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Joseph F. Rice School of Law

Bennett Gore to be honored for military service

Finding a hero in a new pack of baseball cards is what every card collector hopes for.  This year, Fireflies fans will find 30 of them—including a South Carolina Law faculty member—in the 2019 Military Heroes Baseball Card set.  

Clyde “Bennett” Gore Jr., director of the University of South Carolina School of Law’s Veterans Legal Clinic and 2005 alumnus, was chosen to be one of 30 military members featured by the Columbia Fireflies for their second annual Military Heroes Baseball Card set.  The cards will be given away to the first 1,000 attendees of the May 30 matchup against the Augusta GreenJackets.  Each spring, the Columbia-based Class A minor league baseball team accepts nominations from the community as a way to honor the Midland’s veterans and active and reserve duty service members. 

“When I saw the Fireflies search for local veterans for this year’s Military Heroes Baseball Card set, Professor Gore was the first person I thought of,” says recent South Carolina Law graduate Dana Maurizio.  “I nominated him not only for his service, which is greatly appreciated, but also for his diligence and dedication in aiding other veterans through the Veterans Legal Clinic.  Professor Gore is familiar with the difficulties that veterans face.  Through the clinic, he teaches students the importance of legal representation for veterans and ensures South Carolina veterans actually receive that representation.”

“My daughter will think her dad is the coolest guy ever,” Gore says with a laugh. “I’m very honored to be featured among so many deserving individuals and grateful for all the opportunities I have to give back to our community.”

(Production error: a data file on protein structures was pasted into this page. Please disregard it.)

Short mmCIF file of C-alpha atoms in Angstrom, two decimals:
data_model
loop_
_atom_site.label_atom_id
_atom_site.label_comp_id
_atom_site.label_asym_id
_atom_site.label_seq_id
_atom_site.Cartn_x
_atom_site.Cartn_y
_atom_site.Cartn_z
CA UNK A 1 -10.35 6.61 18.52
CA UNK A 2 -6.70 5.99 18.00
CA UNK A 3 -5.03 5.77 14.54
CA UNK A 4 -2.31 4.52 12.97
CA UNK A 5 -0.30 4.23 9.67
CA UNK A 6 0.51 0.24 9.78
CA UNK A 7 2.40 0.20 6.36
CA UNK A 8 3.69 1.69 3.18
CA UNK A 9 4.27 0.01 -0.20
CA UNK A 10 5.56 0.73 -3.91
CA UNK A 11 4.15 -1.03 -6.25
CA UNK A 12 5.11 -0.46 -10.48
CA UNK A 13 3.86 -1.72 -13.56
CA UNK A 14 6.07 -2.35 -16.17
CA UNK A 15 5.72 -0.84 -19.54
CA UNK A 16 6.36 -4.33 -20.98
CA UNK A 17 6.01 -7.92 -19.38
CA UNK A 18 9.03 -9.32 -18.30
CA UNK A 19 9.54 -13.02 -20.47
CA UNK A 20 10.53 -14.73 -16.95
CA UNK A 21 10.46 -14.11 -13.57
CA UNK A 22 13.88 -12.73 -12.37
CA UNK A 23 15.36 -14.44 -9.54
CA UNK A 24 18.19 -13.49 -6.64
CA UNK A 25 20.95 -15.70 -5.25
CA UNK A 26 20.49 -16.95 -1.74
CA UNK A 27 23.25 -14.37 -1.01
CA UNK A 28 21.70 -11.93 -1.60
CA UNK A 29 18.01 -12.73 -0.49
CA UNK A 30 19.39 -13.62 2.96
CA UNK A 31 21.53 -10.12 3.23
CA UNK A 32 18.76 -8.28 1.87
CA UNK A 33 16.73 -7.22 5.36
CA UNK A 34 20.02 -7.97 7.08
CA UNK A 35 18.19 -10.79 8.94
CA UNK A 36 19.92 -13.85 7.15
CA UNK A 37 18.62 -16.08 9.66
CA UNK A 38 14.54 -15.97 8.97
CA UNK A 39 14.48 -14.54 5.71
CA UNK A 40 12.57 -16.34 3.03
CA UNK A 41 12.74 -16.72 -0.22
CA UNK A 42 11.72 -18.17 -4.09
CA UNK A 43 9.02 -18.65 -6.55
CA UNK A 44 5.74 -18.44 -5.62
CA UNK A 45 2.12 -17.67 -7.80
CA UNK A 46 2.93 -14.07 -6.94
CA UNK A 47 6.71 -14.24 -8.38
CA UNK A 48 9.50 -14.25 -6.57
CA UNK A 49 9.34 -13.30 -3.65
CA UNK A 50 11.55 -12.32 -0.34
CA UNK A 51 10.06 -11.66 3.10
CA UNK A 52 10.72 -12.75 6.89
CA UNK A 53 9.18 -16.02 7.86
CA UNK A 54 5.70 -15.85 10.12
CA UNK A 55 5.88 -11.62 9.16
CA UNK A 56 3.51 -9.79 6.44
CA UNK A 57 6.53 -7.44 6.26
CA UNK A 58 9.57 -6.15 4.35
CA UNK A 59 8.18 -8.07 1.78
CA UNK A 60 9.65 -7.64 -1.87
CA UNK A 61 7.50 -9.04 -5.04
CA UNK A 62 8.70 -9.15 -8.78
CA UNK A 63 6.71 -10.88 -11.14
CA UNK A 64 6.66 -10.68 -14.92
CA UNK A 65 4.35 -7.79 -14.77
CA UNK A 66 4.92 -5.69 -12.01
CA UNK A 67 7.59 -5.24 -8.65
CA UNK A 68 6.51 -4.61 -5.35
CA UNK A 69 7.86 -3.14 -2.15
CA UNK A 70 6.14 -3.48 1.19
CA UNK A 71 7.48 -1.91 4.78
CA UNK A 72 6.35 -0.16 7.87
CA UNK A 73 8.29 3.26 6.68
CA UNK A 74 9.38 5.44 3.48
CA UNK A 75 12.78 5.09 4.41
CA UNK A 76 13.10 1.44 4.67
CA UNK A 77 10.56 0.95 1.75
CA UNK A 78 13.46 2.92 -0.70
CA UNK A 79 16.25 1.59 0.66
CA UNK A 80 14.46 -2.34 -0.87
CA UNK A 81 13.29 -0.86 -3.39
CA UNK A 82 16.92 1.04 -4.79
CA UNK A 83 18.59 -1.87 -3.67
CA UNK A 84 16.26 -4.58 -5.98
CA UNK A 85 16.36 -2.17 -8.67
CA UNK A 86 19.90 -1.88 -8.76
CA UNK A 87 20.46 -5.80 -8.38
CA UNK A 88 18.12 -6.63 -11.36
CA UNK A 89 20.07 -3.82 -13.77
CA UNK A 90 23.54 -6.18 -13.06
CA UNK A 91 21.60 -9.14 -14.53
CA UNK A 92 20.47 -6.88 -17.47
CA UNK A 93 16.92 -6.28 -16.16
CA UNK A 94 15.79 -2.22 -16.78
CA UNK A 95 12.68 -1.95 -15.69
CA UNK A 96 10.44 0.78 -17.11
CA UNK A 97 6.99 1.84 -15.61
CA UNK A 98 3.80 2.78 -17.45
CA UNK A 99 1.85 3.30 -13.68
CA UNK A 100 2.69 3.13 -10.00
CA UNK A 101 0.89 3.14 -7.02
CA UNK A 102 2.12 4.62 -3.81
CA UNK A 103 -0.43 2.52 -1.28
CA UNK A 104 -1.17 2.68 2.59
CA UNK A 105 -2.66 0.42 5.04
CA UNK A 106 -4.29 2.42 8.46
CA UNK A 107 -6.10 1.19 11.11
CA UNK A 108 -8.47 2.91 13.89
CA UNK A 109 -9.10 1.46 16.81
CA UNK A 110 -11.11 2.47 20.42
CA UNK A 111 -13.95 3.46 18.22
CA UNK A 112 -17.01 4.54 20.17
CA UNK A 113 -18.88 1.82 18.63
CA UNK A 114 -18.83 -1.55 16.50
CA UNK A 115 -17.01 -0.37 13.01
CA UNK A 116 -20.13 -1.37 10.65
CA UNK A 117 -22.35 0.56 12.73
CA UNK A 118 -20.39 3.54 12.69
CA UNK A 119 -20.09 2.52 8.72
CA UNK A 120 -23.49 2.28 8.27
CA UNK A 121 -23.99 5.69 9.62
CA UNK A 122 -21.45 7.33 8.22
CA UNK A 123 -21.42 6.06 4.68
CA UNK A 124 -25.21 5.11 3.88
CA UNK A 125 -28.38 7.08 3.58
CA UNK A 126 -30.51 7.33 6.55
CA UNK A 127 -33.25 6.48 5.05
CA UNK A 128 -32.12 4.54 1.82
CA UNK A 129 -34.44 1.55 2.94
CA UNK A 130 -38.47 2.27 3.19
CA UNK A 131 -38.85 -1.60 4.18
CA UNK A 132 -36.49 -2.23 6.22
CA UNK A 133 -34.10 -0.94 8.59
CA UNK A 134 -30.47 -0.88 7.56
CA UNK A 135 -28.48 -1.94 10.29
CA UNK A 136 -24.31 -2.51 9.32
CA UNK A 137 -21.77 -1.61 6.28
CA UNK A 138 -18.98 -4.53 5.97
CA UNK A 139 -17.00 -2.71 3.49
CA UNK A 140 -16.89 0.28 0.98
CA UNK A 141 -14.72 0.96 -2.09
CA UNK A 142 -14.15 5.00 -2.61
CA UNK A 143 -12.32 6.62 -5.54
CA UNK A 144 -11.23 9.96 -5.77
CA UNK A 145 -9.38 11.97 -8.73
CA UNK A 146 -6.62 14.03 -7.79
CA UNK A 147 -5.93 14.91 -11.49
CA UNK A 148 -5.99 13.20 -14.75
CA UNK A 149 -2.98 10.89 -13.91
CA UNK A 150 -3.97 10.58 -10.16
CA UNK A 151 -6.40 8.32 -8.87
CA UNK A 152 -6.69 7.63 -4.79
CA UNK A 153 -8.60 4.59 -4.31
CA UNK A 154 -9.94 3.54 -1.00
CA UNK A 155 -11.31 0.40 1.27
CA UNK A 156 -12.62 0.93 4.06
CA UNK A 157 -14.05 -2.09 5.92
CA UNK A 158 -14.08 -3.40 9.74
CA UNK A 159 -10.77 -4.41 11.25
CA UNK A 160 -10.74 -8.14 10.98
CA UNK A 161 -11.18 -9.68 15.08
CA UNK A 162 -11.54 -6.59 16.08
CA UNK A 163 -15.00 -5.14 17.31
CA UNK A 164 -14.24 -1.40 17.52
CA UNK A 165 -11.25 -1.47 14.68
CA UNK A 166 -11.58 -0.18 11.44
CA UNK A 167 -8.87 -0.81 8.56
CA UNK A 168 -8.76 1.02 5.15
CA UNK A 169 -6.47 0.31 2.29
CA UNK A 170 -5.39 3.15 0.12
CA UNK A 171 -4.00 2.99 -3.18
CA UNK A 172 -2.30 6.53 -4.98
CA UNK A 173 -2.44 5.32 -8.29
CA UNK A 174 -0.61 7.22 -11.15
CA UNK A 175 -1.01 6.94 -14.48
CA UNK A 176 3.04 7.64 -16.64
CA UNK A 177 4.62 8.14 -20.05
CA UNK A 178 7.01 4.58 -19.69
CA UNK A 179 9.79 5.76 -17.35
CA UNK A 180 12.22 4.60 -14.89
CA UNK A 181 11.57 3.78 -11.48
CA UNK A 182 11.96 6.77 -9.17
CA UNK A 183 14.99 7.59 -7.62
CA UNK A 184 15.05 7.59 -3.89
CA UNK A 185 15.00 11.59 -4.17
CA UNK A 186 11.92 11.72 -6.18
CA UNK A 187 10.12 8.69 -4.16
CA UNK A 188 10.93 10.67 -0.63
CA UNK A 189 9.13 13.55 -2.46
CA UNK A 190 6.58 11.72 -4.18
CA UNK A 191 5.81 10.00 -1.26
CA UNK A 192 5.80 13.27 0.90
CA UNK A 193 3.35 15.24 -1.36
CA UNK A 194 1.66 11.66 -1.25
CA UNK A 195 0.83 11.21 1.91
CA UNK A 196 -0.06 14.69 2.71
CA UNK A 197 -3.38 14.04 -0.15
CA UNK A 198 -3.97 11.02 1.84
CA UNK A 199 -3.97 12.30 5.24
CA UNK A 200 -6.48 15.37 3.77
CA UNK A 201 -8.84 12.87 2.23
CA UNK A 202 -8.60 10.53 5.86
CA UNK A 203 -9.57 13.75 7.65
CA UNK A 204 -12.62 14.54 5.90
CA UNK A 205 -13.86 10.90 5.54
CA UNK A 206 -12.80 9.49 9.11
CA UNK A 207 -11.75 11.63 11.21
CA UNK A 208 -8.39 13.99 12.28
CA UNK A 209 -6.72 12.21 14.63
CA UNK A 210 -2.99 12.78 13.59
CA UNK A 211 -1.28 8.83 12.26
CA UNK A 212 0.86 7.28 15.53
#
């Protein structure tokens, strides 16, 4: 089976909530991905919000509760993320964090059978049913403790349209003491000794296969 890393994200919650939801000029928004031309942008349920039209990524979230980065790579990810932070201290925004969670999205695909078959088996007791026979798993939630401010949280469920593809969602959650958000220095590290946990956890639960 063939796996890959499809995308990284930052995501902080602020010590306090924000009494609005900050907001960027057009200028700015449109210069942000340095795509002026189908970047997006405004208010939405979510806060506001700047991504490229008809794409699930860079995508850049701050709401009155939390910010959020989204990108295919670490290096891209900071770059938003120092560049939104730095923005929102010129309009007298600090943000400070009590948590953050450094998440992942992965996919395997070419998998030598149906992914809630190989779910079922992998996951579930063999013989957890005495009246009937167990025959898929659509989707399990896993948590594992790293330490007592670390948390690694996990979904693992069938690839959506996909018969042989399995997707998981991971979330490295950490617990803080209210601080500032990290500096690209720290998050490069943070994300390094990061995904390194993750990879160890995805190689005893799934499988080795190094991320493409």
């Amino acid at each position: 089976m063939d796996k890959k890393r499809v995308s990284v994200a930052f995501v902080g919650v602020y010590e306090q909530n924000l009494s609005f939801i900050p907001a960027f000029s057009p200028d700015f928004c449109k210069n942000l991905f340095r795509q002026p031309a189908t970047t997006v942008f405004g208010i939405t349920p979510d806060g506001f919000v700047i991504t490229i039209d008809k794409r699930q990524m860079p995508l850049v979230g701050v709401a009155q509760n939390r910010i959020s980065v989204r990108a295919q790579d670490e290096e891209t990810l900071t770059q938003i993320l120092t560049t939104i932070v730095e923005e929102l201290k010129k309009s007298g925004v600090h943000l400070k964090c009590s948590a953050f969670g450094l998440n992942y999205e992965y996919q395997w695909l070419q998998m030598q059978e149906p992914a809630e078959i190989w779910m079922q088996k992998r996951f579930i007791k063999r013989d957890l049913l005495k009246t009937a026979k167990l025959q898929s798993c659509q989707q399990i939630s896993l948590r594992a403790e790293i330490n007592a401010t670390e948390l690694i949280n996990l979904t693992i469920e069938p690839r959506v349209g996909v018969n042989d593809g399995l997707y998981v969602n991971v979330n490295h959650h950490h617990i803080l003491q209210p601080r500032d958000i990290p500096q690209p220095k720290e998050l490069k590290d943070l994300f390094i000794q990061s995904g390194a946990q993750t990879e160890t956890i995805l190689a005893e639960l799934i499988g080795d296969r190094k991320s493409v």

Gore entered active duty as a JAG officer in January 2006, shortly after graduating from South Carolina Law. Staying on active duty through August 2014, he was assigned to a wide variety of places including Fort Bliss, Texas; White Sands Missile Range, New Mexico; and Fort Polk, Louisiana. He also was deployed to Iraq from July 2010 to July 2011. In addition to directing the clinic, he also currently serves as the Command Judge Advocate for 59th Troop Command of the South Carolina Army National Guard.  

Gore has been integral in the development and success of the Veterans Legal Clinic, which will celebrate its one-year anniversary this July. South Carolina Law created the clinic in 2018 as a way to provide solutions to some of the unique legal needs related to veterans’ service. The clinic can help with a variety of cases, including obtaining and retaining employment, housing and homelessness issues, consumer protection, and domestic issues. 

“Through our efforts we hope to stabilize veterans and the communities they live in by resolving their legal issues, so they can continue to have positive impacts on their communities," Gore says. "In short, we are hoping to make South Carolina a better place, one veteran at a time.”

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